|Born||August 14, 1920|
|Died||May 28, 1998 (aged 77)|
|Head coaching record|
|Accomplishments and honors|
1 MVC (1956)
Missouri Valley COY (1956)
William Meridas Meek (August 14, 1920 – May 28, 1998) was an American football player and coach. He served as the head football coach at Kansas State University (1947–1950), the University of Houston (1951–1954), Southern Methodist University (1957–1961), and the University of Utah (1968–1973), compiling a career college football record of 78–88–7.
Meek was born in Waterbury, Connecticut to Joseph A. Meek and Josephine E. Gaudiosi. His paternal grandmother was born in Germany, while his maternal grandparents emigrated from Italy. His family moved to Birmingham, Alabama in his youth. In college, he earned three letters playing as a back-up quarterback for the University of Tennessee; he graduated in 1943.
Meek had his first head coaching experience at age 22, with the Fort Benning Doughboy football club in 1944, while serving in the Army during World War II. Most of the starters on the team were members of the great Army teams of the early 1940s, and the team defeated all opponents except for a 0–7 loss to Auburn University. Marty Blake, later the NBA director of scouting, was one of the team managers. Following the war, Meek left the Army with the rank of captain.
Meek served as an assistant football coach throughout the remainder of the 1940s. From 1947 to 1950, he coached under Jim Tatum at the University of Maryland. During his tenure there, Meek was credited with the development of backs Ed Modzelewski and Bob Shemonski.
In 1951, Meek was offered his first collegiate head coaching position at Kansas State University with an initial salary of $8,000. Meek was offered the job even though he told the hiring committee at Kansas State that the program was in disarray. His first season he posted a 1–7–1 record, typical for Kansas State at the time. When he learned after the season that an ineligible player had participated, he self-reported the violation to the NCAA and the school voluntarily forfeited the win and the tie. The following season, the squad went 1–9. Meek accepted the services of several former Army players who resigned from the academy after violating the honor code in 1951. In 1953, Kansas State posted a 6–3–1 record, the first winning season at the school since Wes Fry's 1936 team. After starting that season 5–1, K-State also received its first national ranking, at #18 in the Coaches Poll on October 28, 1953. The following year was even better, with Kansas State posting a 7–3 record and playing for an Orange Bowl berth in their final game (they went on to lose at Colorado). Meek left Kansas State following the 1954 season, when the school refused to give raises to his assistants. Kansas State wouldn't have another winning record for 16 years.
In January 1955, Meek took over as the head coach at the University of Houston. In two years at Houston, from 1955 to 1956, Meek compiled a 13–6–1 record. In his second season, Meek led the Cougars to the Missouri Valley Conference championship and was named the Missouri Valley Coach of the Year.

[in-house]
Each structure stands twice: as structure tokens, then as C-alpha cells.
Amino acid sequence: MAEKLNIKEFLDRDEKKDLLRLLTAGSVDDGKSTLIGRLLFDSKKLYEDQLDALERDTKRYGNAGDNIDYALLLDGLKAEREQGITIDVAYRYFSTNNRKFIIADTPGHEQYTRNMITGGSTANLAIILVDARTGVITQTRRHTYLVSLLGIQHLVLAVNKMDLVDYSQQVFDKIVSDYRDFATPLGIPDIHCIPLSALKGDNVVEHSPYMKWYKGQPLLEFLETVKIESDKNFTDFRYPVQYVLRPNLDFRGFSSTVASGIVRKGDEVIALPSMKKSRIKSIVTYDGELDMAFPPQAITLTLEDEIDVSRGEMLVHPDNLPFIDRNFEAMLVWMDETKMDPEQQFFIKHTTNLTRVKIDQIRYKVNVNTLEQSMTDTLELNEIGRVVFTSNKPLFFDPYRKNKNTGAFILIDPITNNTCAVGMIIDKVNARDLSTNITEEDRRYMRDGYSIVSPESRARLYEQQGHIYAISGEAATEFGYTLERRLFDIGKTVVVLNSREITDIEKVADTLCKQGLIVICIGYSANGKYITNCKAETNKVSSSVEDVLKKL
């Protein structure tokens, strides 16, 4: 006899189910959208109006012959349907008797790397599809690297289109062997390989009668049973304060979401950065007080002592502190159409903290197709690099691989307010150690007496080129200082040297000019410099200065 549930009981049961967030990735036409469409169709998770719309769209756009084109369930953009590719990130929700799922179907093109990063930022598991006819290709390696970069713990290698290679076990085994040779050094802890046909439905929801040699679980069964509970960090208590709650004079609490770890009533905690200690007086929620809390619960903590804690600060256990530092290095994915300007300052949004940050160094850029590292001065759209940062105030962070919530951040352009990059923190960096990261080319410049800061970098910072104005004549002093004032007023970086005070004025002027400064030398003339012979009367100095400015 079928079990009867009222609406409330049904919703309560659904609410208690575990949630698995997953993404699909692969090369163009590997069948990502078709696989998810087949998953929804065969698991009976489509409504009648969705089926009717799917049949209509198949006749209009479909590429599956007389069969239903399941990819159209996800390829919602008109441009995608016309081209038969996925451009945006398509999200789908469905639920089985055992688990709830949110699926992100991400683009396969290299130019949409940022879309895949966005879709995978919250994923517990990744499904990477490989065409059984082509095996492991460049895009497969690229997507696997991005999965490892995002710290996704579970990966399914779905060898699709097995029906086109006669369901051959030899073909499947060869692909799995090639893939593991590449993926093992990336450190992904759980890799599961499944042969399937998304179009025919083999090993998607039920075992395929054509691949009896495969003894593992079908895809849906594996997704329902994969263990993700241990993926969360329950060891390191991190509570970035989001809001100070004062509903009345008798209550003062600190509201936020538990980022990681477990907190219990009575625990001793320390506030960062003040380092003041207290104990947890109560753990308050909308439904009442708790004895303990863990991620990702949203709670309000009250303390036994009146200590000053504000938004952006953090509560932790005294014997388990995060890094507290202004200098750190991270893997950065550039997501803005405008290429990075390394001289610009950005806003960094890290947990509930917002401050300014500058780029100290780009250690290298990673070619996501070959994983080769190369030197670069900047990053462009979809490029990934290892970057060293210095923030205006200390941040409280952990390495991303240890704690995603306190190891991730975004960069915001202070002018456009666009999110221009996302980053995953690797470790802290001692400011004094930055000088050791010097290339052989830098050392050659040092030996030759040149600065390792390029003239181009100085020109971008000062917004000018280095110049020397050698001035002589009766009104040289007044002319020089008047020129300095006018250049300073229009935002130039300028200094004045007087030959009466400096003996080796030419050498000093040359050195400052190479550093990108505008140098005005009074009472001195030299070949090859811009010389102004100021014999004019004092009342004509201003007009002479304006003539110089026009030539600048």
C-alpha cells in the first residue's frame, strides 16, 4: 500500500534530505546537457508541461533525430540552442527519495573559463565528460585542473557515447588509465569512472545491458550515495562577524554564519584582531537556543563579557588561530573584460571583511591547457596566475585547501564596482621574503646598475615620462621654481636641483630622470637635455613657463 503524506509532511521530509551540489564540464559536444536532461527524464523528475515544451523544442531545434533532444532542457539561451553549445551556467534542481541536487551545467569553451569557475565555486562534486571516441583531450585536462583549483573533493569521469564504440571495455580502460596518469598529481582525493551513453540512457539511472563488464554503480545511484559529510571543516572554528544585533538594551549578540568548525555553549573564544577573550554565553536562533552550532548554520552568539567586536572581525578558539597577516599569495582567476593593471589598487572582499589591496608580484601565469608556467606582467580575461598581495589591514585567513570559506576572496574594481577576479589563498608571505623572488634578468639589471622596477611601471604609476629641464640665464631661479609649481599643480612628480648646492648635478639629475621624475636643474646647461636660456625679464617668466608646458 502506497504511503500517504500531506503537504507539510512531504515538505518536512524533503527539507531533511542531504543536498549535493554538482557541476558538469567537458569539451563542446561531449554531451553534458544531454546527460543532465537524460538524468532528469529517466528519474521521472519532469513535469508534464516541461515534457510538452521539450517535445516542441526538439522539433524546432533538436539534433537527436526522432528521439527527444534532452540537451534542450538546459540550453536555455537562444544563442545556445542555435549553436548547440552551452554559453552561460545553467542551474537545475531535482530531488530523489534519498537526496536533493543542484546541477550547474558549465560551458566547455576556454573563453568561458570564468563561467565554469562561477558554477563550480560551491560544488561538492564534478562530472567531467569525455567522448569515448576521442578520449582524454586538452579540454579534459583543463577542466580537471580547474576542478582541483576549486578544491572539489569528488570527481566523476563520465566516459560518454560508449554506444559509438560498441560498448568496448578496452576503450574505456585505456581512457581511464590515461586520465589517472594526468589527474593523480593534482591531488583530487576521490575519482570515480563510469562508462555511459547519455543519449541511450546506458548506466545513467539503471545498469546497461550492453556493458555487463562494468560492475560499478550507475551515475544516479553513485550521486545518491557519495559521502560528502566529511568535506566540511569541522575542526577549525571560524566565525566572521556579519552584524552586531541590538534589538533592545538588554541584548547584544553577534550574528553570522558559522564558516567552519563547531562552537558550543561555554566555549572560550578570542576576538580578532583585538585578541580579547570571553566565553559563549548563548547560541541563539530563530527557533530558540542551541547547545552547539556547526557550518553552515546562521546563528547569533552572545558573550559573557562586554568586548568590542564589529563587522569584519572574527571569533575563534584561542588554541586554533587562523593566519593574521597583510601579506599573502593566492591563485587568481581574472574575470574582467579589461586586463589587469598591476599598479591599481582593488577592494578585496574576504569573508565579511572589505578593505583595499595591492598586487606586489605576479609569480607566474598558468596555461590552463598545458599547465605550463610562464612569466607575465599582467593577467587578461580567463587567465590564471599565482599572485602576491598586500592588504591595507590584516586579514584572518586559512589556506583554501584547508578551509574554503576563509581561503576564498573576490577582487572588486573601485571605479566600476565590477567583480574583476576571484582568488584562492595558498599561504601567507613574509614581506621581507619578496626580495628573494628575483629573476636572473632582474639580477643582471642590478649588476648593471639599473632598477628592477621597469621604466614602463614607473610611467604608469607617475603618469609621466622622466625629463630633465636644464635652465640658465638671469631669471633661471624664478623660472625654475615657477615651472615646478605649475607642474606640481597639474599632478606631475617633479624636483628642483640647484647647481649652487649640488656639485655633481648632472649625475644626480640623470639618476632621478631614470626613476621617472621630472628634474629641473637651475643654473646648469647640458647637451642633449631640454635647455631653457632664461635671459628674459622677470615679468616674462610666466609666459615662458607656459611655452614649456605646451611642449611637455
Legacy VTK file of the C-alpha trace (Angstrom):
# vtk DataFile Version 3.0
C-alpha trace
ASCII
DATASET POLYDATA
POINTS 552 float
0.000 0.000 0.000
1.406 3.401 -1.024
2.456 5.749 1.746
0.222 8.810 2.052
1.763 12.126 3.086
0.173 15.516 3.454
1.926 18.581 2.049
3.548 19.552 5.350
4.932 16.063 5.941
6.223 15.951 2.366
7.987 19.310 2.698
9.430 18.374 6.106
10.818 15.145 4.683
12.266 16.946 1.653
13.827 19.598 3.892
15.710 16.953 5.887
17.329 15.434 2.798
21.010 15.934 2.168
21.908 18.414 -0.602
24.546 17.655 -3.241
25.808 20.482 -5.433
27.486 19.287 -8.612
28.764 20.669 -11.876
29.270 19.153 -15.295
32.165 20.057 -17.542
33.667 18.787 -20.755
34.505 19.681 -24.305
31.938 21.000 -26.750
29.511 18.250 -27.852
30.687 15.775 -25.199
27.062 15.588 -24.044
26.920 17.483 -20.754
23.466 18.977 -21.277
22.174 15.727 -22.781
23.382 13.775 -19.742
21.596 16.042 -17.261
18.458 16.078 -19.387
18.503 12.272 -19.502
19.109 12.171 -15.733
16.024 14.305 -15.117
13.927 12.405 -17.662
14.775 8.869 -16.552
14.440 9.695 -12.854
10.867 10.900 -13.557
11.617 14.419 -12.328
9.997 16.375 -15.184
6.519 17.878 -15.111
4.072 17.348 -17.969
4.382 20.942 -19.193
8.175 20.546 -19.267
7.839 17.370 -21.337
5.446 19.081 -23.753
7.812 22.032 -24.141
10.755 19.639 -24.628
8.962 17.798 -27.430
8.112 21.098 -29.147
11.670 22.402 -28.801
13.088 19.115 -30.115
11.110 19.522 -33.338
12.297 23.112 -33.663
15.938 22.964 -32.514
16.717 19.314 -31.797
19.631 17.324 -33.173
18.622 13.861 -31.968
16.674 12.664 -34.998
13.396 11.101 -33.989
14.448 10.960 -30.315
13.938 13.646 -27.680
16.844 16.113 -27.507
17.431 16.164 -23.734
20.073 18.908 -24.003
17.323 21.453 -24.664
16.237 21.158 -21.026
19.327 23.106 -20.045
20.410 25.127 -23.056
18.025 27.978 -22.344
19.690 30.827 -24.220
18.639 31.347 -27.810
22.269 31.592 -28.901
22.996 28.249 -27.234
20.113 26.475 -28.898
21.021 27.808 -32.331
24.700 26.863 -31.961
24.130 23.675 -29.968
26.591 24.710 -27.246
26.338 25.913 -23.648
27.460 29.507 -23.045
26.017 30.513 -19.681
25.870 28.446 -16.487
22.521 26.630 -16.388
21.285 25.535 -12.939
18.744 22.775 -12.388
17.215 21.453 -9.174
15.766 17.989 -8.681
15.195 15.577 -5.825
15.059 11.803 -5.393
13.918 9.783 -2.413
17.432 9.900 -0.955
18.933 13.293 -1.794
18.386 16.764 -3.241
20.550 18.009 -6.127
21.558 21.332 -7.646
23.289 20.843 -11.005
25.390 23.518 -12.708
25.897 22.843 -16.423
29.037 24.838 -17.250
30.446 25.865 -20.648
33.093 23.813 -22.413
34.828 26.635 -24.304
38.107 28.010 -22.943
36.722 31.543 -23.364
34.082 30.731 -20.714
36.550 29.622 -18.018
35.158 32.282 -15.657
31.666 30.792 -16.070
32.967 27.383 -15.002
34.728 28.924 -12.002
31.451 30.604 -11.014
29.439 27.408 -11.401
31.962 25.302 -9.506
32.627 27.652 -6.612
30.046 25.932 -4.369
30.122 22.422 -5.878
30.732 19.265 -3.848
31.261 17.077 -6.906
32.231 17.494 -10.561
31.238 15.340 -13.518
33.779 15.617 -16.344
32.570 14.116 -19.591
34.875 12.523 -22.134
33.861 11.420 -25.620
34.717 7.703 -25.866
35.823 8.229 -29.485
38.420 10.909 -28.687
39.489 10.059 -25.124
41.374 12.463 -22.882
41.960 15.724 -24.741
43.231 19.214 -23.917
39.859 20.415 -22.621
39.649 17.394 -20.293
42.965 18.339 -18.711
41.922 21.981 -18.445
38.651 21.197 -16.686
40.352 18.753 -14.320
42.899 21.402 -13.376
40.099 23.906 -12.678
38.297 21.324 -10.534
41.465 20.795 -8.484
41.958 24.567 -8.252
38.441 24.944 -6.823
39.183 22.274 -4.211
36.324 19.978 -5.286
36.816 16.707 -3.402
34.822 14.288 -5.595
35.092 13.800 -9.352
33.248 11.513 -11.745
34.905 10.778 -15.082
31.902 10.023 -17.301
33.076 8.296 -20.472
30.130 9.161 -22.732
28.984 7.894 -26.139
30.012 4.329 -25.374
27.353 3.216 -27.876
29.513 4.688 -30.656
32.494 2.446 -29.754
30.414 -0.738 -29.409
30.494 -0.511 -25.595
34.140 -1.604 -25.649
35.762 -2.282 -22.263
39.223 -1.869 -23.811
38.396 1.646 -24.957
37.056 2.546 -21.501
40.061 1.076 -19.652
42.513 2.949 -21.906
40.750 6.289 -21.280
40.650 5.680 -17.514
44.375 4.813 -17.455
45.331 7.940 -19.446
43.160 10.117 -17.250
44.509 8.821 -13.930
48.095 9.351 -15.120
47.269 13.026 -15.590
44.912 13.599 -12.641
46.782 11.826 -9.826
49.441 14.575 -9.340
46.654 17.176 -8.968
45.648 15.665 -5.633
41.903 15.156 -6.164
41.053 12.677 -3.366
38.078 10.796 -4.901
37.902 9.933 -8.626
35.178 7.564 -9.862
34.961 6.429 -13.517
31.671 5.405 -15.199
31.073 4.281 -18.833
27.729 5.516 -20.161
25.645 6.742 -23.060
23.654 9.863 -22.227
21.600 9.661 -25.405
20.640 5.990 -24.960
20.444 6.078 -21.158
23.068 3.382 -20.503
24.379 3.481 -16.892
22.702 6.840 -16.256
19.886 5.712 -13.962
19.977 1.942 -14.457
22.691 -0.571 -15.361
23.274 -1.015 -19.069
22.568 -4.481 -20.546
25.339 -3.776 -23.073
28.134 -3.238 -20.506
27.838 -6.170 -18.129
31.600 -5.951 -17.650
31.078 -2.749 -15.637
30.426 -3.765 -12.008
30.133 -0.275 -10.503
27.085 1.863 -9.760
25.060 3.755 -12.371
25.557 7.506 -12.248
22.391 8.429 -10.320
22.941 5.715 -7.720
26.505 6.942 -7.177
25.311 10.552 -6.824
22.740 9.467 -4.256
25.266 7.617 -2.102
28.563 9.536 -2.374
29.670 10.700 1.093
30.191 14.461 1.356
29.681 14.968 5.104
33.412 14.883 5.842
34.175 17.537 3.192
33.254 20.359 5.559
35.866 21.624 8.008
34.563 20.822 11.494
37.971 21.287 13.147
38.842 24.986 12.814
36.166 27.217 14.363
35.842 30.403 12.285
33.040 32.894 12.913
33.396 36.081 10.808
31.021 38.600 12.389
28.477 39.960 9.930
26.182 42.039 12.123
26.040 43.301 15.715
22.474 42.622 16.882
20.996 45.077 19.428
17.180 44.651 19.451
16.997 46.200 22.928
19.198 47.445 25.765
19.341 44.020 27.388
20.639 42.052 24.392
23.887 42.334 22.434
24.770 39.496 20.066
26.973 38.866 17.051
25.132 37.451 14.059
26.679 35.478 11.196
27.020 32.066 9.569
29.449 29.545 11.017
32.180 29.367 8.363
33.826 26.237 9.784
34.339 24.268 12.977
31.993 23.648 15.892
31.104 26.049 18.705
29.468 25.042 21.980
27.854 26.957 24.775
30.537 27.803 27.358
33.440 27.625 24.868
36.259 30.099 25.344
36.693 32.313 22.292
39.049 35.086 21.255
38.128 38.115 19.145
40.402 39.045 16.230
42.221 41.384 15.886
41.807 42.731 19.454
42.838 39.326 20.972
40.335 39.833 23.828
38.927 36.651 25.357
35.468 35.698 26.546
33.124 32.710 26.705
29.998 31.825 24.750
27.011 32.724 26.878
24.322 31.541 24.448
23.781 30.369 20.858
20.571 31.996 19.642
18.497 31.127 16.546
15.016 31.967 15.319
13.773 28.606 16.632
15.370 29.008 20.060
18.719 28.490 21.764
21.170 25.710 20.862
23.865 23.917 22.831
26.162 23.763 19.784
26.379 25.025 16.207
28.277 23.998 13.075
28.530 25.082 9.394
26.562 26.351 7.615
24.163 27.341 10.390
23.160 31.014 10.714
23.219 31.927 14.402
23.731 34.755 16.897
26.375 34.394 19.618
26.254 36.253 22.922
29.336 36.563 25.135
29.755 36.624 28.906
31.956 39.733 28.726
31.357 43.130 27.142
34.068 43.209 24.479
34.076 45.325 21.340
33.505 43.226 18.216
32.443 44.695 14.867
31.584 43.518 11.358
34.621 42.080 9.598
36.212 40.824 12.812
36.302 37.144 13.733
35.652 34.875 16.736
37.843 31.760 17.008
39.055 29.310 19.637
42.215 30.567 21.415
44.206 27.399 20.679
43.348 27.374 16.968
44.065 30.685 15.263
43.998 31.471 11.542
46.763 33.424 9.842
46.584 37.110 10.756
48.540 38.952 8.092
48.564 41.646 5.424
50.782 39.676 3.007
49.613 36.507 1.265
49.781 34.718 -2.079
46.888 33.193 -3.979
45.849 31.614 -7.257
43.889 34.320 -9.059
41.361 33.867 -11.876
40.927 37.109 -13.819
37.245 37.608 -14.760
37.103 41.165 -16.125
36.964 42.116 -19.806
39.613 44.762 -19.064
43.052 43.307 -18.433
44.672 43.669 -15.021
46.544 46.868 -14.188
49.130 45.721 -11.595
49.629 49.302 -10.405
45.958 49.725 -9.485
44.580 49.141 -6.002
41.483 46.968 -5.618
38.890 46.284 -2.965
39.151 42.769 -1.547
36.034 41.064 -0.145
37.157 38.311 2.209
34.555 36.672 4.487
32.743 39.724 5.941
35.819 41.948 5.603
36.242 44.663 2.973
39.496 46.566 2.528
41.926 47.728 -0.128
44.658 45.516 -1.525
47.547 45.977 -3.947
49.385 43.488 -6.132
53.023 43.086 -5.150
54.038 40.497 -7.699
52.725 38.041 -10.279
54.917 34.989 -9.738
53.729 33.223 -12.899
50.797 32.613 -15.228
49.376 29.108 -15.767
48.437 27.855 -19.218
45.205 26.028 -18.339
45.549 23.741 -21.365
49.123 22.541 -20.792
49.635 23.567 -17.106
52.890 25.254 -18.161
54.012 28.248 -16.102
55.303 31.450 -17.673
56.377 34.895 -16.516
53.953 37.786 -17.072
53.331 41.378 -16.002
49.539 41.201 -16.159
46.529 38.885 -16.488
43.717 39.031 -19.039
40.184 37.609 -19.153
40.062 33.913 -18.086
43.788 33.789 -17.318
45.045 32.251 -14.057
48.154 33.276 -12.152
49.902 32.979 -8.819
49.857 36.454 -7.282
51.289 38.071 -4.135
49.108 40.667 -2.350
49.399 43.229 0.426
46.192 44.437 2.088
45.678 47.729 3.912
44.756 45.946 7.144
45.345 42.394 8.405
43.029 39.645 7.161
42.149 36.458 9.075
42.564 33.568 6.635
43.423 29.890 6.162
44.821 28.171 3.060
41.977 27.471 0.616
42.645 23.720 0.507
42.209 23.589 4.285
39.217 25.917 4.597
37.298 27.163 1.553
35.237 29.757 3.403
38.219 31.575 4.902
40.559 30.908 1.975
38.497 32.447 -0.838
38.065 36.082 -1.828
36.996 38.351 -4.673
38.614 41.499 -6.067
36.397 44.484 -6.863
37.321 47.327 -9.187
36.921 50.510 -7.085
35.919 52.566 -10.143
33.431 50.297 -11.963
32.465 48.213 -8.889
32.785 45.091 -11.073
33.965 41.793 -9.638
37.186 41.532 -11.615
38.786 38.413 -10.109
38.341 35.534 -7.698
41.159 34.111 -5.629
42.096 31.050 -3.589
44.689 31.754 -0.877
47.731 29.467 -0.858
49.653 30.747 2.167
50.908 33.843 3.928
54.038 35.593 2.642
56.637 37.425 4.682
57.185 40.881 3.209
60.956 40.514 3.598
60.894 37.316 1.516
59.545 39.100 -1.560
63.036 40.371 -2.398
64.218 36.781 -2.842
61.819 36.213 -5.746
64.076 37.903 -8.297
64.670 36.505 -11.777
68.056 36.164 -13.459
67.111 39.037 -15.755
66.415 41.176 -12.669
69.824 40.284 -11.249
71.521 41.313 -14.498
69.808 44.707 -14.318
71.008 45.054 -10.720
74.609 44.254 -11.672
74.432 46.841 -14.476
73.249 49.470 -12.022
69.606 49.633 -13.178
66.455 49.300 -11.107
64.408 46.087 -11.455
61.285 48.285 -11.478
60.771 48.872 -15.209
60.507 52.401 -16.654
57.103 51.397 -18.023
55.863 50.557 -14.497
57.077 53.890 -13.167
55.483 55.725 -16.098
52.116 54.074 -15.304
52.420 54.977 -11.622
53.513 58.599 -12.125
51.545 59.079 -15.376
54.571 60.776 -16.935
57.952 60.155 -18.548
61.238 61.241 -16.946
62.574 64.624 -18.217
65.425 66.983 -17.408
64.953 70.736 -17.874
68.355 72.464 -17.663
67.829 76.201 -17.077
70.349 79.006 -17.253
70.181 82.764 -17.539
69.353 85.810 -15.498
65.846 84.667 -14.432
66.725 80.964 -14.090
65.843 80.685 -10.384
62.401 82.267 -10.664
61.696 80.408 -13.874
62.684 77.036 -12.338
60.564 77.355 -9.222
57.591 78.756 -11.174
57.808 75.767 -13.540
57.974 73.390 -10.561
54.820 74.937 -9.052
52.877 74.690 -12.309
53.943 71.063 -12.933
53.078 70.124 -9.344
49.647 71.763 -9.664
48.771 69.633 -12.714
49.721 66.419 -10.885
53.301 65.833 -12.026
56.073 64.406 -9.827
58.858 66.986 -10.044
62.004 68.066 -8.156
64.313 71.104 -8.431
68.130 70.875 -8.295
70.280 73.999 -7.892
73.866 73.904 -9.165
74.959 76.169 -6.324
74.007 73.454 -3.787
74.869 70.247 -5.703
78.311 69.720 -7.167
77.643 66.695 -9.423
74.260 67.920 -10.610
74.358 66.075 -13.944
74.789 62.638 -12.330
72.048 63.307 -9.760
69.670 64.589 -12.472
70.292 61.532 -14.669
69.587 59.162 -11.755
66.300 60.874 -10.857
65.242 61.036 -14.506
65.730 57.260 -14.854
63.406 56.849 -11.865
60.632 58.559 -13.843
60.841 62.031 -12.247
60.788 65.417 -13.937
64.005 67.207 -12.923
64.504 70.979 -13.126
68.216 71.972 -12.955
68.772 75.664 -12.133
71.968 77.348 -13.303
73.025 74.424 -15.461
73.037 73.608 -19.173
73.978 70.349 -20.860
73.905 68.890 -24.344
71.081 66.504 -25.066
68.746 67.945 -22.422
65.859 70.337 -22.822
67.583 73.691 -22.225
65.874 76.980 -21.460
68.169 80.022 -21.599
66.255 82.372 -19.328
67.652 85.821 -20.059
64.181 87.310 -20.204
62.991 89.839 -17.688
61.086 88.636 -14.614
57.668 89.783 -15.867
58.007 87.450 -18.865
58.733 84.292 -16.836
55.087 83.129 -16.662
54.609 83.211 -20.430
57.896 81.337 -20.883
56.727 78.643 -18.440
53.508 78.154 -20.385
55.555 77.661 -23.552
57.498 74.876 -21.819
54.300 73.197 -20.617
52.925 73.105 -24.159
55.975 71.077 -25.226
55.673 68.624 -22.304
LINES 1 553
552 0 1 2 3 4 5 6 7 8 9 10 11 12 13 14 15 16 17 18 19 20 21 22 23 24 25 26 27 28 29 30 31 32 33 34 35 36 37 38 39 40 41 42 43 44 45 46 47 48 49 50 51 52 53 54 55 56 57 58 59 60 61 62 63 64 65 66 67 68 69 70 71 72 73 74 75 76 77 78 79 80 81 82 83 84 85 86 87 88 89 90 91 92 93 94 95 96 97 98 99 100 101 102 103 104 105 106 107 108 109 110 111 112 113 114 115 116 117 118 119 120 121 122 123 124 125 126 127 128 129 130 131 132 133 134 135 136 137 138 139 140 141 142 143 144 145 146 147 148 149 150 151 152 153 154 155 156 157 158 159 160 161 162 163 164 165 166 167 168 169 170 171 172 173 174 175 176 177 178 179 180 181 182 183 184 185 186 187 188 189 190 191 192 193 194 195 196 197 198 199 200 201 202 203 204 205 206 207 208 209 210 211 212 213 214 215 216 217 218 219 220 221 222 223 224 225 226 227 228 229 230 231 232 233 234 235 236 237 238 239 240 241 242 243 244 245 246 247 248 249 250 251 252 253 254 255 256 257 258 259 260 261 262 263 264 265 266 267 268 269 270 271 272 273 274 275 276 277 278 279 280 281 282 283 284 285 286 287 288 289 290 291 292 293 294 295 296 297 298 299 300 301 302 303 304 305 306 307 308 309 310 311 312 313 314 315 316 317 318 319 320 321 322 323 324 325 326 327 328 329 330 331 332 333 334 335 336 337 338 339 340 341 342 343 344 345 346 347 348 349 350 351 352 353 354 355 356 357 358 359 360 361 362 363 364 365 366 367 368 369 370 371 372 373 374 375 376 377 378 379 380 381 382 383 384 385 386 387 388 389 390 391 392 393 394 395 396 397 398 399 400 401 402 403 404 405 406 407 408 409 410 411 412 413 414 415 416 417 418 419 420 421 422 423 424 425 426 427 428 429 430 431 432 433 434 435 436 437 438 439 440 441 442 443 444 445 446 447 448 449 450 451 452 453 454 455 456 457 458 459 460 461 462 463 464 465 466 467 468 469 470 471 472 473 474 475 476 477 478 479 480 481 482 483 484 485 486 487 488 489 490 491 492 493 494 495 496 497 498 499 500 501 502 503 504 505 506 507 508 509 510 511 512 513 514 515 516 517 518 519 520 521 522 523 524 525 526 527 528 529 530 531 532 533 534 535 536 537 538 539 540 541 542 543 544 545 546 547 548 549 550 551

In 1957, Meek took the job as head coach of the SMU Mustangs. During his tenure, from 1957 to 1961, he compiled a 17–29–4 record, while coaching All-American quarterback Don Meredith. By far his worst season at SMU was 1960, when his team went 0–9–1, with the only game decided by less than 10 points being a 0–0 tie with Texas A&M.
From 1962 to 1967, Meek worked as an assistant coach, including stints as Director of Pro Personnel for the Denver Broncos and as a scout for the Dallas Cowboys. Meek was offensive coordinator for Army during the 1966 and 1967 seasons.
Meek took his final coaching job in 1968, as head coach at the University of Utah in Salt Lake City. He guided the WAC team to a 33–31 record in six seasons, and his 1969 team posted an 8–2 record. Six weeks after the Utes' 1973 season ended, Meek resigned in January 1974. and assistant coach Tom Lovat, an alumnus, was promoted.
Head coaching recordEdit
|Kansas State Wildcats (Big Seven Conference) (1951–1954)|
|Houston Cougars (Missouri Valley Conference) (1955–1956)|
|SMU Mustangs (Southwest Conference) (1957–1961)|
|Utah Utes (Western Athletic Conference) (1968–1973)|
|National championship Conference title Conference division title|
|†Indicates BCS bowl, Bowl Alliance or Bowl Coalition game.|
|*1951 season record reflects voluntary forfeits by the school.|
- ↑ 1.0 1.1 1.2 Social Security Death Index, 1935-2014. Social Security Administration.
- ↑ "Archived copy". Archived from the original on May 22, 2012. https://web.archive.org/web/20120522183109/http://www.smumustangs.com/sports/m-footbl/spec-rel/greatest-moments-57.html. Retrieved June 21, 2012.
- ↑ "New York Times: Bill Meek, 76, Football Coach Who Was Don Meredith's Tutor". The New York Times. June 1, 1998. https://www.nytimes.com/1998/06/01/sports/bill-meek-76-football-coach-who-was-don-meredith-s-tutor.html. Retrieved April 26, 2010.
- ↑ Josephine Gaudiosi in Waterbury Ward 5, New Haven, Connecticut, 1920 United States Federal Census
- ↑ "NBA.com Marty The City By The Bay". http://www.nba.com/marty_bythebay.html.
- ↑ Terrapin, University of Maryland Yearbook, Class of 1948, p. 237.
- ↑ 7.0 7.1 7.2 Meek, Aide at Maryland U., Named Kansas State Coach, Sunday Herald, February 4, 1951.
- ↑ Miller, Hack (January 5, 1974). "Search on for U. coach". Deseret News ((Salt Lake City, Utah)): p. 6A. https://news.google.com/newspapers?id=qdFSAAAAIBAJ&sjid=F38DAAAAIBAJ&pg=5766%2C1149946.
- ↑ "William M. "Bill" Meek Records by Year". College Football Data Warehouse. http://www.cfbdatawarehouse.com/data/coaching/alltime_coach_year_by_year.php?coachid=1590. Retrieved October 14, 2009.